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How to Restrict Cisco IOS Router VPN Client to Layer-4 (TCP, UDP) Services - Applying IP, TCP & UDP Access Lists

Written by Administrator. Posted in Cisco Routers - Configuring Cisco Routers

In our article Cisco VPN Client Configuration - Setup for IOS Router  we explained how to setup up a Cisco IOS router to support Cisco IPSec VPN clients, allowing remote users to securely connect to the company network and access the available resources.

It is recommended that users with little or no experience on Cisco router VPN client configuration read our Cisco Router VPN Client Configuration article before proceeding.

Restricting access to your IPSec VPN clients (or Groups) is possible with the use of standard or extended access lists, which are applied to the crypto isakmp client configuration group section.

The problem many administrators and Cisco engineers are faced with is even though usage of extended ACLs, defining layer-4 services such as TCP or UDP, is allowed, the router will only apply up to layer-3 access list information. Layer-4 information in the defined access lists is completely ignored.


Layer-4 VPN Access Lists Ignored? What Does this Mean?

To put it simply, if there is a need to restrict Cisco IPSec VPN clients to layer 4 services e.g. http access (TCP port 80) or MSSQL access (TCP port 1433) to an internal server (e.g, you’d be surprised to know that even though the vpn group access lists can be defind to restrict access to these services, vpn clients will have full access to host when connecting to the VPN!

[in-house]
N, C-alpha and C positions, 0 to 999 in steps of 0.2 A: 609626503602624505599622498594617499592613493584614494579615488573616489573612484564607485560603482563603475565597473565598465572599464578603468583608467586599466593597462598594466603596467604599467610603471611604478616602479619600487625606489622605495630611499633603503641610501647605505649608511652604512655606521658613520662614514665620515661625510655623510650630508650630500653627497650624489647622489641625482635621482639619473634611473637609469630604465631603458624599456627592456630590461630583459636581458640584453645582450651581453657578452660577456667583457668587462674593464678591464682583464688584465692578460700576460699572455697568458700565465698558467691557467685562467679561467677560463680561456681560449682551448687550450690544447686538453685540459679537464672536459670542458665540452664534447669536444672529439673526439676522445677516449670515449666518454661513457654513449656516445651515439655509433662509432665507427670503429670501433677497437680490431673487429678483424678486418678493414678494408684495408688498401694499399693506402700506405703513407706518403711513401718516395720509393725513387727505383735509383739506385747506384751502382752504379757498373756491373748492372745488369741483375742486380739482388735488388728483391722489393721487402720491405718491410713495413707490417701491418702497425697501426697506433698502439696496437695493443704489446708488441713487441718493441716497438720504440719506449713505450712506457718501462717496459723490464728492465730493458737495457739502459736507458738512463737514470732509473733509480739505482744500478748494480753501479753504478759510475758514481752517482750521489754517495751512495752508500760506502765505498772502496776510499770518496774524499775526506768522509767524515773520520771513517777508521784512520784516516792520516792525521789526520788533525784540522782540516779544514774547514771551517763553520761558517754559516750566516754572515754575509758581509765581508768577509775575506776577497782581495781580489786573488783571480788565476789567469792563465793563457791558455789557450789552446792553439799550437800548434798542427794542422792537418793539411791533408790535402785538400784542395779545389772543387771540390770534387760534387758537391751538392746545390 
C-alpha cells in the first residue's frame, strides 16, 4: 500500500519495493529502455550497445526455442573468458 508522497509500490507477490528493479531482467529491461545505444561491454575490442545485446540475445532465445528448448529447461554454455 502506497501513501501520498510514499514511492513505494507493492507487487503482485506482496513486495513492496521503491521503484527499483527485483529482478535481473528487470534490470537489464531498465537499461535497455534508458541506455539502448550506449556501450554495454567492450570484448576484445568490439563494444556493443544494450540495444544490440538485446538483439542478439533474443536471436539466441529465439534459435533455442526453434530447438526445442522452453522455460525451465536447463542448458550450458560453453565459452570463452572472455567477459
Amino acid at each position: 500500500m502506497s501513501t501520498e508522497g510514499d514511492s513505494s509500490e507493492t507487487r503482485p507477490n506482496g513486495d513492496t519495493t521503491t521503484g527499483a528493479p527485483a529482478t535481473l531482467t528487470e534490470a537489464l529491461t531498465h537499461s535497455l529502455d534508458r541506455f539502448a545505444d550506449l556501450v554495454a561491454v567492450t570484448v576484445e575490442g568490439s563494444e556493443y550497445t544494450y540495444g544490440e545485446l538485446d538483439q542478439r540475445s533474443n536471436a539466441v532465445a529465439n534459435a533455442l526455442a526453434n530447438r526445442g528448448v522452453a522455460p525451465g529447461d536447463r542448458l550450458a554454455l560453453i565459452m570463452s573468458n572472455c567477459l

The Cisco IOS Router will completely ignore any layer 4 information (TCP – UDP) available in the extended access lists applied to the VPN group.

VPN Client Accessing Company Resources - SQL / Web Server

Let’s take for example the following configuration, designed to restrict our CCLIENT-VPN VPN group to host and TCP ports 80 & 1433:

aaa new-model

aaa authentication login default local
aaa authentication login vpn_xauth_ml_1 local
aaa authorization network vpn_group_ml_1 local
aaa session-id common
crypto isakmp policy 1
 encr 3des
 authentication pre-share
 group 2
crypto isakmp policy 2
 encr 3des
 hash md5
 authentication pre-share
 group 2
crypto isakmp client configuration group CCLIENT-VPN
 pool VPN-Pool
 acl 120
 max-users 5
crypto isakmp profile vpn-ike-profile-1
   match identity group CCLIENT-VPN
   client authentication list vpn_xauth_ml_1
   isakmp authorization list vpn_group_ml_1
   client configuration address respond
   virtual-template 2
crypto ipsec transform-set encrypt-method-1 esp-3des esp-sha-hmac
crypto ipsec profile VPN-Profile-1
 set transform-set encrypt-method-1
interface Virtual-Template2 type tunnel
 ip unnumbered Vlan1
 tunnel mode ipsec ipv4
 tunnel protection ipsec profile VPN-Profile-1
access-list 120 remark ==[VPN Group CCLIENT-VPN Access Lists]==
access-list 120 permit tcp host eq 80
access-list 120 permit tcp host eq 1433

When a VPN client belonging to the CCLIENT-VPN group connects, he is expected to have access to host and the defined (by the ACLs) services - TCP ports 80 & 1433 - right?  Wrong!